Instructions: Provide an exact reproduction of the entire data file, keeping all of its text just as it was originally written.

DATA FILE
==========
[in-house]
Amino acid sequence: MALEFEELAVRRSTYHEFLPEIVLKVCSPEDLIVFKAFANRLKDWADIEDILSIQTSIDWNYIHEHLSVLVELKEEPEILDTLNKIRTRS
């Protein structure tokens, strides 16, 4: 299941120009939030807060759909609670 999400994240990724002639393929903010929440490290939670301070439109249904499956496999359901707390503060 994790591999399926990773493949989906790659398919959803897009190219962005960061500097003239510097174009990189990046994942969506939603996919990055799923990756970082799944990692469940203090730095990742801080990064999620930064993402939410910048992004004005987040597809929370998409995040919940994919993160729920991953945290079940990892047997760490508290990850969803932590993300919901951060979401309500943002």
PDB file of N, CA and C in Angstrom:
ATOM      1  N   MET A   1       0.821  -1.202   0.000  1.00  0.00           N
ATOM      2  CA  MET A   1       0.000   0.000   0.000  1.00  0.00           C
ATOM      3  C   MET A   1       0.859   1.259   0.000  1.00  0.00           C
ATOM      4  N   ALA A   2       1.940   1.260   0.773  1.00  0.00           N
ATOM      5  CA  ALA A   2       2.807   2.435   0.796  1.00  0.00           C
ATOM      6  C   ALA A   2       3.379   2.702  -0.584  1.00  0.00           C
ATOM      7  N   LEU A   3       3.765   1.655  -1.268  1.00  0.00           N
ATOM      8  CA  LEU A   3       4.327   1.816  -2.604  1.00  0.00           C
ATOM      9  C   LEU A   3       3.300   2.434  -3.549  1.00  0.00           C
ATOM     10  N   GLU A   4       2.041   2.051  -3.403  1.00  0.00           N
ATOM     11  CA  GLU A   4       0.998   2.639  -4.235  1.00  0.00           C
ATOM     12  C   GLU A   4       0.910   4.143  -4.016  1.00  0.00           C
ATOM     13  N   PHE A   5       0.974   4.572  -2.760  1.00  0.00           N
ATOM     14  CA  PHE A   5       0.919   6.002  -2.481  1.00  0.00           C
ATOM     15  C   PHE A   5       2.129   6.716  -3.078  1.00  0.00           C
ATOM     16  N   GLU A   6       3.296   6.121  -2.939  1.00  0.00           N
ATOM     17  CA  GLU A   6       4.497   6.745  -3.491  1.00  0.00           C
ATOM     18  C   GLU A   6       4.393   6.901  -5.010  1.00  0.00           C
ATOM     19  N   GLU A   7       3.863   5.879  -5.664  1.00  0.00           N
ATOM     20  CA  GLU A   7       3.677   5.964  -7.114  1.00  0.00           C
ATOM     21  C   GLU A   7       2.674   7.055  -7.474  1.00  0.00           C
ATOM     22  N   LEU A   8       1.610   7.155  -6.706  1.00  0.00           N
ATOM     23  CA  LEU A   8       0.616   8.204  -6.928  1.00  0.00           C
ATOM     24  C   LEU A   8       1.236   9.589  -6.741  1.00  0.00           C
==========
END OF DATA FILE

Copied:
[in-house]
Amino acid sequence: MALEFEELAVRRSTYHEFLPEIVLKVCSPEDLIVFKAFANRLKDWADIEDILSIQTSIDWNYIHEHLSVLVELKEEPEILDTLNKIRTRS
């Protein structure tokens, strides 16, 4: 299941120009939030807060759909609670 999400994240990724002639393929903010929440490290939670301070439109249904499956496999359901707390503060 994790591999399926990773493949989906790659398919959803897009190219962005960061500097003239510097174009990189990046994942969506939603996919990055799923990756970082799944990692469940203090730095990742801080990064999620930064993402939410910048992004004005987040597809929370998409995040919940994919993160729920991953945290079940990892047997760490508290990850969803932590993300919901951060979401309500943002």
PDB file of N, CA and C in Angstrom:
ATOM      1  N   MET A   1       0.821  -1.202   0.000  1.00  0.00           N
ATOM      2  CA  MET A   1       0.000   0.000   0.000  1.00  0.00           C
ATOM      3  C   MET A   1       0.859   1.259   0.000  1.00  0.00           C
ATOM      4  N   ALA A   2       1.940   1.260   0.773  1.00  0.00           N
ATOM      5  CA  ALA A   2       2.807   2.435   0.796  1.00  0.00           C
ATOM      6  C   ALA A   2       3.379   2.702  -0.584  1.00  0.00           C
ATOM      7  N   LEU A   3       3.765   1.655  -1.268  1.00  0.00           N
ATOM      8  CA  LEU A   3       4.327   1.816  -2.604  1.00  0.00           C
ATOM      9  C   LEU A   3       3.300   2.434  -3.549  1.00  0.00           C
ATOM     10  N   GLU A   4       2.041   2.051  -3.403  1.00  0.00           N
ATOM     11  CA  GLU A   4       0.998   2.639  -4.235  1.00  0.00           C
ATOM     12  C   GLU A   4       0.910   4.143  -4.016  1.00  0.00           C
ATOM     13  N   PHE A   5       0.974   4.572  -2.760  1.00  0.00           N
ATOM     14  CA  PHE A   5       0.919   6.002  -2.481  1.00  0.00           C
ATOM     15  C   PHE A   5       2.129   6.716  -3.078  1.00  0.00           C
ATOM     16  N   GLU A   6       3.296   6.121  -2.939  1.00  0.00           N
ATOM     17  CA  GLU A   6       4.497   6.745  -3.491  1.00  0.00           C
ATOM     18  C   GLU A   6       4.393   6.901  -5.010  1.00  0.00           C
ATOM     19  N   GLU A   7       3.863   5.879  -5.664  1.00  0.00           N
ATOM     20  CA  GLU A   7       3.677   5.964  -7.114  1.00  0.00           C
ATOM     21  C   GLU A   7       2.674   7.055  -7.474  1.00  0.00           C
ATOM     22  N   LEU A   8       1.610   7.155  -6.706  1.00  0.00           N
ATOM     23  CA  LEU A   8       0.616   8.204  -6.928  1.00  0.00           C
ATOM     24  C   LEU A   8       1.236   9.589  -6.741  1.00  0.00           C